Accurate information about rabies is available on the website of your state health department, the CDC, eMedicine, PubMed, and many other places.

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By fossana
From Bishop, CA
Feb 19, 2013
West Overhang
todd w wrote:
Most people get rabies from cats, not bats.


This is not true in the US. Wildlife represents the primary reservoir of rabies in the US and the primary source of rabies strains in confirmed cases. Among the 6,154 reported rabid animals in 2010 bats constituted 23.2% while cats were 4.9%. Raccoons were the highest at 36.5%.
avmajournals.avma.org/doi/pdf/...

Since 2011 there have only been 29 confirmed cases in the US, which includes those that were exposed in other countries.

p.s. Aaron, you did the right thing by getting the shot.

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By Dan Bachen
Feb 19, 2013
Just one shot? From what understand the treatment is a series of shots to pump you so full of antibodies (derived form horse serum) that any virus in your system is destroyed. They are expensive, I've looked into getting the pre-exposure series for research purposes but the cost has been prohibitive. As other people have stated earlier your probably going to be fine, at most bat test positive for rabies ~2% of the time (which could be positively biased by how the bats are selected to be tested). That being said rabies is almost always fatal, and a very bad way to go so is it worth risking it?

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By Nick Venechuk
From Golden, CO
Feb 19, 2013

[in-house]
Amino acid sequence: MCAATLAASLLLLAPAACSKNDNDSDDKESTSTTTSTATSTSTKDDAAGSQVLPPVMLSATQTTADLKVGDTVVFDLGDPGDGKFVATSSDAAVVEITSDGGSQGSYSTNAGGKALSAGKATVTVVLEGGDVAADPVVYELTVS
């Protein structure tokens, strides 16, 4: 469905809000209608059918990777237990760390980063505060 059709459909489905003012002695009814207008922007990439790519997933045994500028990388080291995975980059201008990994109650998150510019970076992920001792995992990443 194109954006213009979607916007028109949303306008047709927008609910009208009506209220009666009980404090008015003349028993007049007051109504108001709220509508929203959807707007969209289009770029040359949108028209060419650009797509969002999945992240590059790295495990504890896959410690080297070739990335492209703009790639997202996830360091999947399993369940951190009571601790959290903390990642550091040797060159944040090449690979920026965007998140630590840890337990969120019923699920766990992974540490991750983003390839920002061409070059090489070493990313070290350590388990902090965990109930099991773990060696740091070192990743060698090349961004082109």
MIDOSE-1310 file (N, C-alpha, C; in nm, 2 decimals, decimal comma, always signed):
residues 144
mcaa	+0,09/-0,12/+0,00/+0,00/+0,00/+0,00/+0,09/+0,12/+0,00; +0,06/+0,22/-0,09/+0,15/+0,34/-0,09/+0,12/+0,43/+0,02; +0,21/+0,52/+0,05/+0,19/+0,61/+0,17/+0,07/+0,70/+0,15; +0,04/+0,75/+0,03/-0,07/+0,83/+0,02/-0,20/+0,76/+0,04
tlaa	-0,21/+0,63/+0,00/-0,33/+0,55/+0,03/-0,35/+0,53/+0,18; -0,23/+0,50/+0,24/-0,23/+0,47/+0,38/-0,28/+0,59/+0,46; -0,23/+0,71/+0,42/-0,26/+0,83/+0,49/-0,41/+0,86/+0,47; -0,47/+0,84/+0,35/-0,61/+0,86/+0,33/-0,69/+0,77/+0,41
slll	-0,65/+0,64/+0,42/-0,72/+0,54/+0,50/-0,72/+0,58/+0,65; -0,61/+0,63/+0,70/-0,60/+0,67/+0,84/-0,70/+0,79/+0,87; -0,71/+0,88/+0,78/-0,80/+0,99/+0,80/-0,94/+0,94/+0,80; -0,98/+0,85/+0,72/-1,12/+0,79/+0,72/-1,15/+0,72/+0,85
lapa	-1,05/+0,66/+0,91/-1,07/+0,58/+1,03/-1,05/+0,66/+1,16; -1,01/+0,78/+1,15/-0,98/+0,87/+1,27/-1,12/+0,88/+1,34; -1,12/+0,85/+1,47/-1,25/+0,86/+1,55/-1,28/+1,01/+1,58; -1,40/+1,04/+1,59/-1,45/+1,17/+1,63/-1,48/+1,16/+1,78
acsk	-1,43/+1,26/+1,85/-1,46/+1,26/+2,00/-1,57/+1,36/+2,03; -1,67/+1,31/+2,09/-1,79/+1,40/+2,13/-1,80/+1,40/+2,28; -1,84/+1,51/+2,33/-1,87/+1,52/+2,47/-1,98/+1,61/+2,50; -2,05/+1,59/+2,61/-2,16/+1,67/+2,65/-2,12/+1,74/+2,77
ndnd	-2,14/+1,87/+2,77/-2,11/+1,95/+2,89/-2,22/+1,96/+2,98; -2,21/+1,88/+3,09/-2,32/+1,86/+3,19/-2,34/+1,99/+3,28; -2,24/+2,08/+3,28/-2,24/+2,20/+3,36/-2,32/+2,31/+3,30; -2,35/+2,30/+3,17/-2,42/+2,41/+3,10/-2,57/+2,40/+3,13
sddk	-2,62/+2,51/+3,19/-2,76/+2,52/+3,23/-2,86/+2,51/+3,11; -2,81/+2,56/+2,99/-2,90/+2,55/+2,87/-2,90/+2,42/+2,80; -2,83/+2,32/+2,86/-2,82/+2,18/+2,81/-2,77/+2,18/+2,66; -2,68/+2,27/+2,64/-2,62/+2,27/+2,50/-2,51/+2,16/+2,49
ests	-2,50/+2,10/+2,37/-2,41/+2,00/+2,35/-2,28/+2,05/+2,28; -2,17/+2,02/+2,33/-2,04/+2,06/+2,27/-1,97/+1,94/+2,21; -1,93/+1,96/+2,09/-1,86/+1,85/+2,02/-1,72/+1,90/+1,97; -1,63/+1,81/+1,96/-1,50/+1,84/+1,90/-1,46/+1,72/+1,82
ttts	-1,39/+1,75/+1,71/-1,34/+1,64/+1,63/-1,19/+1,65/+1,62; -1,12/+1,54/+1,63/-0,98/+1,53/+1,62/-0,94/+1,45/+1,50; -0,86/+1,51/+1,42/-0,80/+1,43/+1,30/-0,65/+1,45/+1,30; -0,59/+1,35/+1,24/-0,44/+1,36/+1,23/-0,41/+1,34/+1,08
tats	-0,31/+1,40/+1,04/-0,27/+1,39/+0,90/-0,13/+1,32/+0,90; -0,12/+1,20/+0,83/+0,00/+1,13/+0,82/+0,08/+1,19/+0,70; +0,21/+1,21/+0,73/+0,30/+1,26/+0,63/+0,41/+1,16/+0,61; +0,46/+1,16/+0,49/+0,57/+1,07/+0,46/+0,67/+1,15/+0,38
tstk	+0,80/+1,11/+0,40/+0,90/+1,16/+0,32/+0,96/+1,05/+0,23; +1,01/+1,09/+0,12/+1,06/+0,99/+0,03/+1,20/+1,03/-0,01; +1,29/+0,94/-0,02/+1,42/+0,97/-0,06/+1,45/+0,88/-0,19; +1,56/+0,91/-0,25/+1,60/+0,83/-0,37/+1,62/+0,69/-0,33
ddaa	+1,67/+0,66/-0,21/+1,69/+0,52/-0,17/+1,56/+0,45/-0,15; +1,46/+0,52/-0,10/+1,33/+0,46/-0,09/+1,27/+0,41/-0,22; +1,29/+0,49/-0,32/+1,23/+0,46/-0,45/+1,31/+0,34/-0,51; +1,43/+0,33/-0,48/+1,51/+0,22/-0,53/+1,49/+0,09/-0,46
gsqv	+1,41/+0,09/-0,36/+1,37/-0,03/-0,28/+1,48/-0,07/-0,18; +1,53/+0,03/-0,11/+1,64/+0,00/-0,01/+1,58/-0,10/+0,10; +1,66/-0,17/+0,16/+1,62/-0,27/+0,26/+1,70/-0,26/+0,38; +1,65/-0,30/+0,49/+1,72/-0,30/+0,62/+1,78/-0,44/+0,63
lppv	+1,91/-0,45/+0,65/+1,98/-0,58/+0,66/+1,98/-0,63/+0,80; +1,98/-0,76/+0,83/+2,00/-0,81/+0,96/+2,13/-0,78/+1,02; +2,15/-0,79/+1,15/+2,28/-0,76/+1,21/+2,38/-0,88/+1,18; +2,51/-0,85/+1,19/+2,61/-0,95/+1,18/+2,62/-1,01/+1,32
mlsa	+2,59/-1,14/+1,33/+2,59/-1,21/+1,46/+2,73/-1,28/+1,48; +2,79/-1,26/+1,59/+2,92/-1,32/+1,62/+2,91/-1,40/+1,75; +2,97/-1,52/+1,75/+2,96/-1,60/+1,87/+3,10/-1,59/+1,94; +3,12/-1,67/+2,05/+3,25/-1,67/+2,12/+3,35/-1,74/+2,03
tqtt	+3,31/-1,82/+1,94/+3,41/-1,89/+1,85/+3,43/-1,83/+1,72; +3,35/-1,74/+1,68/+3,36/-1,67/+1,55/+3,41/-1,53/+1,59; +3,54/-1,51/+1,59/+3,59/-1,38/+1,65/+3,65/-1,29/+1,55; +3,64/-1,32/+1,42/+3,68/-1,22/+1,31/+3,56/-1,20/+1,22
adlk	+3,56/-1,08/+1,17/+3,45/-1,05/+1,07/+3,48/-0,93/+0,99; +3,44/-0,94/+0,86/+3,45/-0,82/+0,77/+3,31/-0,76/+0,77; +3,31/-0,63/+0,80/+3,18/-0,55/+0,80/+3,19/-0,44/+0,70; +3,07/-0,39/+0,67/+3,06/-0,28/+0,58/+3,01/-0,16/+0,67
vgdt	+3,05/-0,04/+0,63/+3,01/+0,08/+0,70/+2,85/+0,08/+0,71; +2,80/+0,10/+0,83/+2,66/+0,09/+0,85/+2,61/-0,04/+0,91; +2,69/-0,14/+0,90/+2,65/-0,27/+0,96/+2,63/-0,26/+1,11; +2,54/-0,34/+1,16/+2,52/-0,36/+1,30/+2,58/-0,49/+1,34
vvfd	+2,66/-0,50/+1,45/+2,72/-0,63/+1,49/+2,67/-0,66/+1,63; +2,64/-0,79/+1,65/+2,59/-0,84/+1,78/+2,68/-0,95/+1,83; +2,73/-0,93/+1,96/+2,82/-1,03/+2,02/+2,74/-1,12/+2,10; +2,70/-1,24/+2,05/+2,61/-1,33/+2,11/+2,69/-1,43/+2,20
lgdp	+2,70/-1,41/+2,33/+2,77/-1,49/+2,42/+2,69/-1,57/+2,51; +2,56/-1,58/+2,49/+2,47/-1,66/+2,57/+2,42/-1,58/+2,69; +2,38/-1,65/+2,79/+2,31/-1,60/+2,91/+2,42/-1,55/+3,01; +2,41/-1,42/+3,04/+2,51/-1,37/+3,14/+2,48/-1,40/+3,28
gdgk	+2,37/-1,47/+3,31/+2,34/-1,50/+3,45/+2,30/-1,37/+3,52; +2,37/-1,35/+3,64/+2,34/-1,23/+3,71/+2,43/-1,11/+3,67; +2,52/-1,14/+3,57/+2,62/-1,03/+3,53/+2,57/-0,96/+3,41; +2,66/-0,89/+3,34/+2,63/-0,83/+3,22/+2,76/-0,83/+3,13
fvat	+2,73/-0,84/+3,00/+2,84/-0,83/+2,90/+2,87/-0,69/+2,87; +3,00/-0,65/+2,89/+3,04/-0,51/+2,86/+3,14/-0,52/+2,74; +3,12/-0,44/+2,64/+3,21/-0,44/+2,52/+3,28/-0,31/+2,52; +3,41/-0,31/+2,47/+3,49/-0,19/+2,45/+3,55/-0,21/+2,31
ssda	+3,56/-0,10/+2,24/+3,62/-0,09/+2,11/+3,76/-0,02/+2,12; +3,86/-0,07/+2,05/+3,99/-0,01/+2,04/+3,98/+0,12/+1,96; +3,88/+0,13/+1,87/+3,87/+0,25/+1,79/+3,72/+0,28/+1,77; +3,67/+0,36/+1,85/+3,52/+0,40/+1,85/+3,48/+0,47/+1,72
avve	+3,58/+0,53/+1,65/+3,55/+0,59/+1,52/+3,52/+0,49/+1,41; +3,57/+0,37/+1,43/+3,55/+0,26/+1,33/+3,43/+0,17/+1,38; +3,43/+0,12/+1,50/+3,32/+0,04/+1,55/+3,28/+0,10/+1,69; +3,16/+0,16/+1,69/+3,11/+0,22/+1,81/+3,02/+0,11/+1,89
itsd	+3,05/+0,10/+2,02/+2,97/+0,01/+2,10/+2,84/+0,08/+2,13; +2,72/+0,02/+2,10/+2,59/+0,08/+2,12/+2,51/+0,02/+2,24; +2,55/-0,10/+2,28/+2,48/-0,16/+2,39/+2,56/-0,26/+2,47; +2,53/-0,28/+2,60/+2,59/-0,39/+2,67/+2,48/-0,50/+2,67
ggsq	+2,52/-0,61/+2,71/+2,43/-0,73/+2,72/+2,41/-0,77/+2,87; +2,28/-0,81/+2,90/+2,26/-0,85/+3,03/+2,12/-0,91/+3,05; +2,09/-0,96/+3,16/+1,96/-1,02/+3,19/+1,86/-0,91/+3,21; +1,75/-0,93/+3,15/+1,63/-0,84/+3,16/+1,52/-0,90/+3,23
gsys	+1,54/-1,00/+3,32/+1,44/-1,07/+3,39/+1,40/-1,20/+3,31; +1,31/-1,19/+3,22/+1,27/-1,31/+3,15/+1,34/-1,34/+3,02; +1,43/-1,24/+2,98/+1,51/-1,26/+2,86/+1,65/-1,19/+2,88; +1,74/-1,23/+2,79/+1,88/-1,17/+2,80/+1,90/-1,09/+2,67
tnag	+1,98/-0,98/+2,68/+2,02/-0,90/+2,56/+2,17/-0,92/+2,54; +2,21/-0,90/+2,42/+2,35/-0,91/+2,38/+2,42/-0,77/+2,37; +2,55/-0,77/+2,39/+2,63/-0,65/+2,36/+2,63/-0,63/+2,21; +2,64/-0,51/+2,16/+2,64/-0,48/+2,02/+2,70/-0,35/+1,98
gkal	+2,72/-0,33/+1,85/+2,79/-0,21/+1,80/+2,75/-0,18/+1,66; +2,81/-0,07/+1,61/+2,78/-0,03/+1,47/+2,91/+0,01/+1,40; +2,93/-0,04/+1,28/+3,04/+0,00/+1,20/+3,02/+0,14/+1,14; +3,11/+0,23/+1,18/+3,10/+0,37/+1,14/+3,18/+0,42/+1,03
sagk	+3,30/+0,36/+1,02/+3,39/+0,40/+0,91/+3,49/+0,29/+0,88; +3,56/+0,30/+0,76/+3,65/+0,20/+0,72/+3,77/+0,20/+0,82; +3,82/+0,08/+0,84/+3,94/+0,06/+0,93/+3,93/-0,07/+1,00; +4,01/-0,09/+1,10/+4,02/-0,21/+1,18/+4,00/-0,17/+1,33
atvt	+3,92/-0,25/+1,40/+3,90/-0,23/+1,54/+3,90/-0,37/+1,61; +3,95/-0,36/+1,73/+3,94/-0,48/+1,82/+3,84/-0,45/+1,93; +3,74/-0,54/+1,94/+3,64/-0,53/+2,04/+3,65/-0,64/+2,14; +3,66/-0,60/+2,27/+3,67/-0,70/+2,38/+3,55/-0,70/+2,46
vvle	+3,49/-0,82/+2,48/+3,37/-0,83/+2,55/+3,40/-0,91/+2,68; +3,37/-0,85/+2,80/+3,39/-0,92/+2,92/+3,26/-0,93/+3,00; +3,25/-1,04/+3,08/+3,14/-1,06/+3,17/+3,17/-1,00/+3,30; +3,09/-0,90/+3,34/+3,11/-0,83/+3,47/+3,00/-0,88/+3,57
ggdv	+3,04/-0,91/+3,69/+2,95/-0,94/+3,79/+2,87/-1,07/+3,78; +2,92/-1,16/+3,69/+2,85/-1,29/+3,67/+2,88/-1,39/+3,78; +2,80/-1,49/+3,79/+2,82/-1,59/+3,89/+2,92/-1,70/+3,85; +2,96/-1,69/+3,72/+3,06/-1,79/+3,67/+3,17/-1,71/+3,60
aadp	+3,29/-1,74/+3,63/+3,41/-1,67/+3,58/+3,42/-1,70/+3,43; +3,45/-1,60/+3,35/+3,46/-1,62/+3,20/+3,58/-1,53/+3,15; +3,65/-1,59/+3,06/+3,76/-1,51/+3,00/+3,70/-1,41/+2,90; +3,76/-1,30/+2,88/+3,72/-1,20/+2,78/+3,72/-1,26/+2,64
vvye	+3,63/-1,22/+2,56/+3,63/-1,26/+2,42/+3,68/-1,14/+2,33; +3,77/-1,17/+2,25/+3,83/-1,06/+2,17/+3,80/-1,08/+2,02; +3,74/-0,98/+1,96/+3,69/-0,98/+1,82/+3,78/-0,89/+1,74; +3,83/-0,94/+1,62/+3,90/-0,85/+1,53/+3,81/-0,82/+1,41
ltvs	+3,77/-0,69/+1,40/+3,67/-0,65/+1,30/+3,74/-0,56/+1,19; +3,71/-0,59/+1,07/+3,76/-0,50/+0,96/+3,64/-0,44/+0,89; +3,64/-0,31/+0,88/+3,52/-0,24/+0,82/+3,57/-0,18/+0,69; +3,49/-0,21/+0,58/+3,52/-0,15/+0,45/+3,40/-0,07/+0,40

I was bitten by a bat many, MANY years ago. This was before people knew about vaccines or, indeed, rabies. I was fortunate enough to avoid the disease however before long *OTHER* symptoms developed. Bloodlust, hatred of sunlight, inability to cross flowing water, and of course I no longer cast a reflection. The last one is not a problem as my hair is always immaculately slicked back.

Fortunately I no longer have to deal with crowds at my local crag because I only climb at night, and if I get really pumped I can just levitate myself past the crux. Also no need to ever rope up.

All in all I'd say I regret not getting the shot but as I'm technically UNdead I am pleased to have beaten the odds.

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By Paul-B
Feb 19, 2013
Flakes of Wrath
Dan Bachen wrote:
Just one shot? From what understand the treatment is a series of shots to pump you so full of antibodies (derived form horse serum) that any virus in your system is destroyed.



They give you a shot of horse anti serum around the bite, it will only neutralize rabies virus. All the other shots received are a post exposure prophylactic vaccine. The time course of rabies infection is so slow that your body can mount an immune response, become sensitized by the vaccine and clear the virus before it reaches the CNS.

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By Dan Bachen
Feb 19, 2013
@ Paul, Wasn't really stating that it would cure the common cold, but thanks for clarifying